From picking the pen up at just 18 grams in working order, the quality of the ABS moulding is immediately noticeable. The Lamy Safari uses the same polymer that is used in the manufacture of Lego bricks, offering the same high quality, and durable finish. Its round-sectioned barrel is finished with facing flat sections and an ink level window. Whilst the grip, also round in cross-section, has 2 asymmetric flat recesses to accommodate the thumb and forefingers in an ideal position for optimum control. The stainless steel nib, shared with the Lamy family up to around £80 pens, offers excellent writing characteristics from its range of widths from extra fine through to 1.9mm square-cut italic calligraphy style. There is also a left-handed nib available.
Filling the Safari is by conventional, proprietary ink cartridges or by optional screw-piston pump ink converter to allow use of bottled inks. The best thing about the Safari is that it works reliably with a smooth performance which, particularly for the uninitiated, exceeds expectation for a relatively low-budget pen. The Safari also uses a rubber o-ring as a final seal to its click-on cap contributing to the reliability of its initial ink flow.
The detail adds to the Safari’s difference. The ability to change the nib with minimal cost and simplicity is well-known, using the Lamy slide-on mounting system. This offers 2 principle benefits including, replacement of a damaged nib or selection of an alternative nib width or style. The cartridge has a small reserve ink supply in the final constriction at the top of the cartridge where, when you’re down to your last drop, a little flick of the end will release the ink from its designed-in air-lock.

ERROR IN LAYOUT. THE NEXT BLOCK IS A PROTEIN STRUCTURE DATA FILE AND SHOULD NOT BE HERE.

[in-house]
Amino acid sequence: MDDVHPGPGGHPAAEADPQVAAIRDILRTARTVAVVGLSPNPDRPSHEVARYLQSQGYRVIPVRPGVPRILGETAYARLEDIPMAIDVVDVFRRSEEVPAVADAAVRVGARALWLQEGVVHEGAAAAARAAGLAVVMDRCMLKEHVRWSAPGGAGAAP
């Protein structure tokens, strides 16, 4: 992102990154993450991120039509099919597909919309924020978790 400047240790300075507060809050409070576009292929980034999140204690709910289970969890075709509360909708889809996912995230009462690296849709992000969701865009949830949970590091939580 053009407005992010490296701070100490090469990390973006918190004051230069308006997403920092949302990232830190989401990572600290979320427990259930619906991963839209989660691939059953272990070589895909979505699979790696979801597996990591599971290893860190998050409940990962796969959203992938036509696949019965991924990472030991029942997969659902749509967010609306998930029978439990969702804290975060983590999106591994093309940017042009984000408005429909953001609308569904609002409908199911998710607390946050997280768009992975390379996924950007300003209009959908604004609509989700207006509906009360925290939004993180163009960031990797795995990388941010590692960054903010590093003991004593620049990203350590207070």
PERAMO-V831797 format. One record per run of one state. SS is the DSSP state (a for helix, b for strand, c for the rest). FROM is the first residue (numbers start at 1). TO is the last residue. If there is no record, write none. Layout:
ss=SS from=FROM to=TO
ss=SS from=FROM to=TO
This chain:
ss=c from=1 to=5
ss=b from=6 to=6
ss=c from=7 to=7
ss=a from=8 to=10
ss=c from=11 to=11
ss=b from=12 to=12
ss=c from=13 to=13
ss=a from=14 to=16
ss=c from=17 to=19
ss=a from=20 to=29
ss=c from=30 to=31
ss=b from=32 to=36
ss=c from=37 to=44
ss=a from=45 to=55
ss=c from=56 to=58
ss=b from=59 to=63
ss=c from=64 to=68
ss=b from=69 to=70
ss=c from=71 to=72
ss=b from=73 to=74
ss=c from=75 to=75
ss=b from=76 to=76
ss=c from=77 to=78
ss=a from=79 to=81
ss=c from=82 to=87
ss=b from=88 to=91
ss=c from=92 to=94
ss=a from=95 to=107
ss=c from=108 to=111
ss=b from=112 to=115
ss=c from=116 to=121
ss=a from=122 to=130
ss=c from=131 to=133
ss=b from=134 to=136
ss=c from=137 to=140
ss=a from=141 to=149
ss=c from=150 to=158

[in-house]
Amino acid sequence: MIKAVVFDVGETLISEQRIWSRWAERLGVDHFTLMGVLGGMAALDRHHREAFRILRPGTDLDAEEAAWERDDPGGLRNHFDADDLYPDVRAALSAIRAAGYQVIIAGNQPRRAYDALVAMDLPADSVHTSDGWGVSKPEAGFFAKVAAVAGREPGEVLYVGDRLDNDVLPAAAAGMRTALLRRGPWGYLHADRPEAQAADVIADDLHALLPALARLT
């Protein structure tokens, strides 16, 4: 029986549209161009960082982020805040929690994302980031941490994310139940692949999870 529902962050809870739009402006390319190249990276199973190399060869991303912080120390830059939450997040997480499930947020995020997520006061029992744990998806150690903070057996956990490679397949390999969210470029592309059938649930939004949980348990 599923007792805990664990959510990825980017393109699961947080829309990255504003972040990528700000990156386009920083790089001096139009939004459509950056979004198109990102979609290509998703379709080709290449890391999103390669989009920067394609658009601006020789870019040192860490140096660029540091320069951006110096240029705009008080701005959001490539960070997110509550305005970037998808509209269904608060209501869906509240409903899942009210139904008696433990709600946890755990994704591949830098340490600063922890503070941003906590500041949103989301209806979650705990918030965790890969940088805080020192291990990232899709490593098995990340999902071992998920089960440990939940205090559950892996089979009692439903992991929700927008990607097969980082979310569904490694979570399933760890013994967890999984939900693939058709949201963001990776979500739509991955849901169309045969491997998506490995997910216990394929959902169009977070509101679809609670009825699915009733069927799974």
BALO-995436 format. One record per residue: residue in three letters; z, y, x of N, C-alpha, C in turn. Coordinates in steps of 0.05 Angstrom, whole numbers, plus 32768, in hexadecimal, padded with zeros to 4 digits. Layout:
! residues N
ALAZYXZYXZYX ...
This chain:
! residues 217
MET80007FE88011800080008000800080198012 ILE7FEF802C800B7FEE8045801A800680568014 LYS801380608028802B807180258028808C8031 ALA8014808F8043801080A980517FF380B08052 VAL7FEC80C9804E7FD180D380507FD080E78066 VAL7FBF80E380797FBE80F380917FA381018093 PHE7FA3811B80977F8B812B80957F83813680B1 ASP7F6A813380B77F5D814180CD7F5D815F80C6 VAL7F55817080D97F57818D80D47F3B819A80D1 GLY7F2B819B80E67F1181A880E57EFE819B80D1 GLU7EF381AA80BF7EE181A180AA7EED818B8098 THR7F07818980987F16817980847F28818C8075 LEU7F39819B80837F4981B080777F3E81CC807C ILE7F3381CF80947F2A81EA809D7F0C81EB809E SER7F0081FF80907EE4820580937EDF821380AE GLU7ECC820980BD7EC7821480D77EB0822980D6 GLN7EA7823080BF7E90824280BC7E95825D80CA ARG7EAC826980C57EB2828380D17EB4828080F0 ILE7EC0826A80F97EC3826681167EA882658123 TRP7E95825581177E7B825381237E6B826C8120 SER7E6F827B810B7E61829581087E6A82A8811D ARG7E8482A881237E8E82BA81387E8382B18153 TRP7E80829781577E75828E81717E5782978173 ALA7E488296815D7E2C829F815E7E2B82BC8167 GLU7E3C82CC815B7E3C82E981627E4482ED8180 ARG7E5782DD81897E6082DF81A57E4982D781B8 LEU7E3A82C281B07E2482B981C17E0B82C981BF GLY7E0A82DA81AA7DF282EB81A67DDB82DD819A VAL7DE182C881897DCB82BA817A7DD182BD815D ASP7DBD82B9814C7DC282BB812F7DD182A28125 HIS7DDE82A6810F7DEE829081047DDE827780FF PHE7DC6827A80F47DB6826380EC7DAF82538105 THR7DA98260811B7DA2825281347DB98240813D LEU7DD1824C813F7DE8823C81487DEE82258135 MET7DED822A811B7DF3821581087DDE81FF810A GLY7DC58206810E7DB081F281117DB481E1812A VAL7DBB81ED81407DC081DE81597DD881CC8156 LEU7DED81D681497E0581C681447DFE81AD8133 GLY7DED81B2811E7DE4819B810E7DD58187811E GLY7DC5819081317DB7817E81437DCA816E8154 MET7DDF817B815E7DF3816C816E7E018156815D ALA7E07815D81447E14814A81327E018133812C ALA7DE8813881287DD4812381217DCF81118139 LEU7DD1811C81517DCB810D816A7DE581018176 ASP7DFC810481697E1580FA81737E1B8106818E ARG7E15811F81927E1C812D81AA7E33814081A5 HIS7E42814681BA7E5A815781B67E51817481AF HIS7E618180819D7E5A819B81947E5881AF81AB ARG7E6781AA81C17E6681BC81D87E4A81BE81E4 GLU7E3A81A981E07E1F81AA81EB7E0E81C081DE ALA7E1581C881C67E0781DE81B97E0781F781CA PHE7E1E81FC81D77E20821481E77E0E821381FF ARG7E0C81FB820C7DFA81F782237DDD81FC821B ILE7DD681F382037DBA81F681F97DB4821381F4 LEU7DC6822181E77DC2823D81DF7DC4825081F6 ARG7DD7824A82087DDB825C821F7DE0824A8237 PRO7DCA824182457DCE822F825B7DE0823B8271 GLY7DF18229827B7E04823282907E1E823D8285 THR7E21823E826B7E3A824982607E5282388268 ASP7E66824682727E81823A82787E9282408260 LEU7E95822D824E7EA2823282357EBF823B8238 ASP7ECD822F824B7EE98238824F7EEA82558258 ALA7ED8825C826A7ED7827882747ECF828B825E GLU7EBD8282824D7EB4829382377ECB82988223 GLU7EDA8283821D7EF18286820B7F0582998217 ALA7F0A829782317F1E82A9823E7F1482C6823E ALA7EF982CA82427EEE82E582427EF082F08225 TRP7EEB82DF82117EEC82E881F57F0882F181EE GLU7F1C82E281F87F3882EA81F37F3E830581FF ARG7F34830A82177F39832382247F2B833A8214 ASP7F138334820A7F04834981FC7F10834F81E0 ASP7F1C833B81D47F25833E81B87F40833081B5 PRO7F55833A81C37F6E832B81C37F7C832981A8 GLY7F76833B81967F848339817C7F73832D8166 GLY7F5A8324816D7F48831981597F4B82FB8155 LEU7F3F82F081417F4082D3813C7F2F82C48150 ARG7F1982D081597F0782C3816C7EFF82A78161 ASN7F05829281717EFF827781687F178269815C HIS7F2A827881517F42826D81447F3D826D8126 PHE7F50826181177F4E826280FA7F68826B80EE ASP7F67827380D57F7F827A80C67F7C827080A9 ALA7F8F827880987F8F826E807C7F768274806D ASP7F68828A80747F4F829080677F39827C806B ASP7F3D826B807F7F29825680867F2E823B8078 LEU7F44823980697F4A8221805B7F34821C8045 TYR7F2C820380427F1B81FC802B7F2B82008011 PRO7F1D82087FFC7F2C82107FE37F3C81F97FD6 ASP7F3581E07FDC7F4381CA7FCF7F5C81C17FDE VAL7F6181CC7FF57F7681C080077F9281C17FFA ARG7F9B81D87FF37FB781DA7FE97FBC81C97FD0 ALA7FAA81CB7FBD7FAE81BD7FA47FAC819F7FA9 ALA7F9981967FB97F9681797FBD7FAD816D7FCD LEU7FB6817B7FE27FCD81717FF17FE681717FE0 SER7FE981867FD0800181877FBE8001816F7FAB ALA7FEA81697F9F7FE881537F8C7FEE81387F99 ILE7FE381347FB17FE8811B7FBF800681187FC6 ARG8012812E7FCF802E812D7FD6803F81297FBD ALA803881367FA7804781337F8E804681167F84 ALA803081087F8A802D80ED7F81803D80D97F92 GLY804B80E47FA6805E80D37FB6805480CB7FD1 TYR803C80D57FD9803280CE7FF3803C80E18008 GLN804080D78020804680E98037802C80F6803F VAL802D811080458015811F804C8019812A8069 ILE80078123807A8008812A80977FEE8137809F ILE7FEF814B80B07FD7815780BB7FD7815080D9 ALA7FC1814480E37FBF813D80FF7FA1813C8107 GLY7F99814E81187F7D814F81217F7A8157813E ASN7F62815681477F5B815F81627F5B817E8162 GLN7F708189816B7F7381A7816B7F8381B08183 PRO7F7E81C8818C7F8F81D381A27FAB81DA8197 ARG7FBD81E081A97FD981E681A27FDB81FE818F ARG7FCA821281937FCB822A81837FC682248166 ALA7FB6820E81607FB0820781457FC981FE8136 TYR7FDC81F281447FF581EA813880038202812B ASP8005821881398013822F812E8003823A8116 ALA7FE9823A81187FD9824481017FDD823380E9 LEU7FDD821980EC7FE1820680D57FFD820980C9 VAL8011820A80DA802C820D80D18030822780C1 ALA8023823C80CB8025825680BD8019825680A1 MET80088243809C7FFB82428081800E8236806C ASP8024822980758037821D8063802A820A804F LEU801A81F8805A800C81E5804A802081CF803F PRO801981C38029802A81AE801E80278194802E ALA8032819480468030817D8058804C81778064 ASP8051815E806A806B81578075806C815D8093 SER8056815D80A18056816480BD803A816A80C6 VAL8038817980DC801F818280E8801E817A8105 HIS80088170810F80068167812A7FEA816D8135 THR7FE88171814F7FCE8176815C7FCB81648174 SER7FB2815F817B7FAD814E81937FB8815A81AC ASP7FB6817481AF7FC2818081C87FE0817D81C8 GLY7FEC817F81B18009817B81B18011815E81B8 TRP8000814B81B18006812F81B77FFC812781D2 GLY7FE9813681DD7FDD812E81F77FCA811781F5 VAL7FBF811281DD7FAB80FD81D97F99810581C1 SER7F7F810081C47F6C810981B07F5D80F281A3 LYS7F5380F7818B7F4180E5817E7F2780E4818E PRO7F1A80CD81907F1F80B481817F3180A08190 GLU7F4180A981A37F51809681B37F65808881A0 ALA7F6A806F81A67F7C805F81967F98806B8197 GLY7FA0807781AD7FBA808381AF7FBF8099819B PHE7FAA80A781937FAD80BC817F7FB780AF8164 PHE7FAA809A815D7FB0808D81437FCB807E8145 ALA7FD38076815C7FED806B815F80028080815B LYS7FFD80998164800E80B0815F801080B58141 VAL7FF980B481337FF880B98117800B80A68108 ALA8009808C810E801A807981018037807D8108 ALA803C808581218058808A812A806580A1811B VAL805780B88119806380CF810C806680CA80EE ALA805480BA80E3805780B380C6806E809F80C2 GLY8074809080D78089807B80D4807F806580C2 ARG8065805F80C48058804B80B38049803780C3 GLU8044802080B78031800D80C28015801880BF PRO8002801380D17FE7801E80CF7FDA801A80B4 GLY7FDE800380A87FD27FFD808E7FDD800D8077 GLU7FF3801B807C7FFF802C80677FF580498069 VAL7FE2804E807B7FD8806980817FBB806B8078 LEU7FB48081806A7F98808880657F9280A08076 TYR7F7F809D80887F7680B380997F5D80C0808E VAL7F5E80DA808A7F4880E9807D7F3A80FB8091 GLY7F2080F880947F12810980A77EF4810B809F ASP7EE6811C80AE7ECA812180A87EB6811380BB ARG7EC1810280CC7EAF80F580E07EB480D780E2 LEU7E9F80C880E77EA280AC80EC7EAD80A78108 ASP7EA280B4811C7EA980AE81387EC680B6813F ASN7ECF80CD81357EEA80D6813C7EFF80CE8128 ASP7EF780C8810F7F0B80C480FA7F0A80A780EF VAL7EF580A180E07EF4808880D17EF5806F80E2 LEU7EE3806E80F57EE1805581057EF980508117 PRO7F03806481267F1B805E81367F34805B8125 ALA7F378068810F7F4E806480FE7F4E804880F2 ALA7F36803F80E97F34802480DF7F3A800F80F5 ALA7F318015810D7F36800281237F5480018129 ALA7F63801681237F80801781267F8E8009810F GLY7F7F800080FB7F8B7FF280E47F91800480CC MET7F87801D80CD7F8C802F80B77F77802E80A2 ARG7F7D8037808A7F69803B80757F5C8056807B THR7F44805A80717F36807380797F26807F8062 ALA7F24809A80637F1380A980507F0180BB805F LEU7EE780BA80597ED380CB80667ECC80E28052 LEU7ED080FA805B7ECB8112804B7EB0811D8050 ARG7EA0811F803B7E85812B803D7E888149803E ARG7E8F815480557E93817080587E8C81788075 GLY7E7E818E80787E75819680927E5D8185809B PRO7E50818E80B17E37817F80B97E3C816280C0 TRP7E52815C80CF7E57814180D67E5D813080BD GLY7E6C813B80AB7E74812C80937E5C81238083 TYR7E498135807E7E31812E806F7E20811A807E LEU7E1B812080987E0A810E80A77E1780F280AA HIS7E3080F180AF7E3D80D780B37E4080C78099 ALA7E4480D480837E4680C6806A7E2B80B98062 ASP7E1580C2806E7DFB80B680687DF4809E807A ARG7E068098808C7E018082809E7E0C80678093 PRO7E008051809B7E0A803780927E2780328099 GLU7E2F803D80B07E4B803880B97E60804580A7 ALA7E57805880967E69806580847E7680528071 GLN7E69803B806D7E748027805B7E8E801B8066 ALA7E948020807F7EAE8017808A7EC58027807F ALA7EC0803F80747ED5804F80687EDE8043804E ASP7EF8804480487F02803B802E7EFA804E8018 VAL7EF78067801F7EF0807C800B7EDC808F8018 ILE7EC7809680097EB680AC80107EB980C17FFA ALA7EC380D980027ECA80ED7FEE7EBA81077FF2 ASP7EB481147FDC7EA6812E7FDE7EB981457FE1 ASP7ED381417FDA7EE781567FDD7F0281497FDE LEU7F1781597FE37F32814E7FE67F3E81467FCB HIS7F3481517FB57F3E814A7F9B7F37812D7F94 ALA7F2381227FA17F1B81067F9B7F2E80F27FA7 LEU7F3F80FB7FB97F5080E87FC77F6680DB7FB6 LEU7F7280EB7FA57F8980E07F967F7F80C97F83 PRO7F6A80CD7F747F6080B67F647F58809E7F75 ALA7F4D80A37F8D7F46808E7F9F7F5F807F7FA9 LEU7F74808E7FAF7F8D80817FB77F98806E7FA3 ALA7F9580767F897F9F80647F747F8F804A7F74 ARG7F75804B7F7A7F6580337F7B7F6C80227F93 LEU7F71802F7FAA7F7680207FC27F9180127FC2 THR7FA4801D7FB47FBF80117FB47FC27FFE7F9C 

By the way, when you get your first Safari fountain pen, please remove the cardboard spacer from the barrel – it’s only there to prevent premature puncturing of the sealed ink cartridge before use. You’d be surprised at how many customer have complained at not being able to get their new pens working!
The Lamy Safari is currently on Special Offer at PenFountain.com for £9.95 until 5 September.
August 19, 2011 § Leave a comment